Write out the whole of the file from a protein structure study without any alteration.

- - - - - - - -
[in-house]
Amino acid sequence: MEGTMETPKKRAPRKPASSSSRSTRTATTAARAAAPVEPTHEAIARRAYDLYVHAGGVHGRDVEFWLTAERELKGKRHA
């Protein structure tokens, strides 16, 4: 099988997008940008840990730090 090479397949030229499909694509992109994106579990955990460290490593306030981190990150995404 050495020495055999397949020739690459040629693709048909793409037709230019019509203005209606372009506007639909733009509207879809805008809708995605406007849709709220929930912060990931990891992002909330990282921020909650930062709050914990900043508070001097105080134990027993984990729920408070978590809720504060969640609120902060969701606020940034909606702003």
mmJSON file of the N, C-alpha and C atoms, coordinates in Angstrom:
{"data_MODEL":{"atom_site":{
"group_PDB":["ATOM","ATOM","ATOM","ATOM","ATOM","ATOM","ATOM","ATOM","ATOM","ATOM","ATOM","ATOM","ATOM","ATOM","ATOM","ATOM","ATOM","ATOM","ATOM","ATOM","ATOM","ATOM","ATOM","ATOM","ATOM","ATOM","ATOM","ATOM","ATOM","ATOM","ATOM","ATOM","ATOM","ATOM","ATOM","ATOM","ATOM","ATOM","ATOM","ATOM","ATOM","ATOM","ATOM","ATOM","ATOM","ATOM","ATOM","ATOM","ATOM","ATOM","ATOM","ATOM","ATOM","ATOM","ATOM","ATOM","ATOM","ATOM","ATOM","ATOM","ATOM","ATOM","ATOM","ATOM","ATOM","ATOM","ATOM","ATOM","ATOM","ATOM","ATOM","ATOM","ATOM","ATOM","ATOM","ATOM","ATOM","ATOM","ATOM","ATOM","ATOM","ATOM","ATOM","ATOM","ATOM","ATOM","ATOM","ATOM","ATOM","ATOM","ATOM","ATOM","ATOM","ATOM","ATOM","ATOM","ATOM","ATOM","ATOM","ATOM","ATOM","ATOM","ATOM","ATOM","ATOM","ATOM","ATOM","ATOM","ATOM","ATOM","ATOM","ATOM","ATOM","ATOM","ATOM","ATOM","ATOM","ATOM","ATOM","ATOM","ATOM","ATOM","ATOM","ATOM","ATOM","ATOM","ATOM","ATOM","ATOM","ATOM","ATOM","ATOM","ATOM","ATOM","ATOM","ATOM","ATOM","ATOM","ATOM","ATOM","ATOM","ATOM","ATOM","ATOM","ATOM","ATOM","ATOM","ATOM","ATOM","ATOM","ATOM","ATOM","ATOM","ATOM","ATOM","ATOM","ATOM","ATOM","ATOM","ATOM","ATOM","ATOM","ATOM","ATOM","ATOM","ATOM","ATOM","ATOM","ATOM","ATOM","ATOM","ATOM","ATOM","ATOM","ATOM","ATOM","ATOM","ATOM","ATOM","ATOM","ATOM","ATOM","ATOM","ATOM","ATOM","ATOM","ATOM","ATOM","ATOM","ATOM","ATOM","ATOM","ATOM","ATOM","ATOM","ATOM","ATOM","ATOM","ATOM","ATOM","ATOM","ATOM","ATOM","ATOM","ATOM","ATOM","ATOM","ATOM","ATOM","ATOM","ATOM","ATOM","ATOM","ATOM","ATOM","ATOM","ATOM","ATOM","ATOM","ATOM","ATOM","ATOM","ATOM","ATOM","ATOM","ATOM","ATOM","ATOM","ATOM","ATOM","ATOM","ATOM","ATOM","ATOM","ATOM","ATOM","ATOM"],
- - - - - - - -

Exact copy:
[in-house]
Amino acid sequence: MEGTMETPKKRAPRKPASSSSRSTRTATTAARAAAPVEPTHEAIARRAYDLYVHAGGVHGRDVEFWLTAERELKGKRHA
């Protein structure tokens, strides 16, 4: 099988997008940008840990730090 090479397949030229499909694509992109994106579990955990460290490593306030981190990150995404 050495020495055999397949020739690459040629693709048909793409037709230019019509203005209606372009506007639909733009509207879809805008809708995605406007849709709220929930912060990931990891992002909330990282921020909650930062709050914990900043508070001097105080134990027993984990729920408070978590809720504060969640609120902060969701606020940034909606702003």
mmJSON file of the N, C-alpha and C atoms, coordinates in Angstrom:
{"data_MODEL":{"atom_site":{
"group_PDB":["ATOM","ATOM","ATOM","ATOM","ATOM","ATOM","ATOM","ATOM","ATOM","ATOM","ATOM","ATOM","ATOM","ATOM","ATOM","ATOM","ATOM","ATOM","ATOM","ATOM","ATOM","ATOM","ATOM","ATOM","ATOM","ATOM","ATOM","ATOM","ATOM","ATOM","ATOM","ATOM","ATOM","ATOM","ATOM","ATOM","ATOM","ATOM","ATOM","ATOM","ATOM","ATOM","ATOM","ATOM","ATOM","ATOM","ATOM","ATOM","ATOM","ATOM","ATOM","ATOM","ATOM","ATOM","ATOM","ATOM","ATOM","ATOM","ATOM","ATOM","ATOM","ATOM","ATOM","ATOM","ATOM","ATOM","ATOM","ATOM","ATOM","ATOM","ATOM","ATOM","ATOM","ATOM","ATOM","ATOM","ATOM","ATOM","ATOM","ATOM","ATOM","ATOM","ATOM","ATOM","ATOM","ATOM","ATOM","ATOM","ATOM","ATOM","ATOM","ATOM","ATOM","ATOM","ATOM","ATOM","ATOM","ATOM","ATOM","ATOM","ATOM","ATOM","ATOM","ATOM","ATOM","ATOM","ATOM","ATOM","ATOM","ATOM","ATOM","ATOM","ATOM","ATOM","ATOM","ATOM","ATOM","ATOM","ATOM","ATOM","ATOM","ATOM","ATOM","ATOM","ATOM","ATOM","ATOM","ATOM","ATOM","ATOM","ATOM","ATOM","ATOM","ATOM","ATOM","ATOM","ATOM","ATOM","ATOM","ATOM","ATOM","ATOM","ATOM","ATOM","ATOM","ATOM","ATOM","ATOM","ATOM","ATOM","ATOM","ATOM","ATOM","ATOM","ATOM","ATOM","ATOM","ATOM","ATOM","ATOM","ATOM","ATOM","ATOM","ATOM","ATOM","ATOM","ATOM","ATOM","ATOM","ATOM","ATOM","ATOM","ATOM","ATOM","ATOM","ATOM","ATOM","ATOM","ATOM","ATOM","ATOM","ATOM","ATOM","ATOM","ATOM","ATOM","ATOM","ATOM","ATOM","ATOM","ATOM","ATOM","ATOM","ATOM","ATOM","ATOM","ATOM","ATOM","ATOM","ATOM","ATOM","ATOM","ATOM","ATOM","ATOM","ATOM","ATOM","ATOM","ATOM","ATOM","ATOM","ATOM","ATOM","ATOM","ATOM","ATOM","ATOM","ATOM","ATOM","ATOM","ATOM","ATOM","ATOM","ATOM","ATOM","ATOM","ATOM","ATOM","ATOM","ATOM","ATOM","ATOM","ATOM","ATOM","ATOM","ATOM","ATOM"],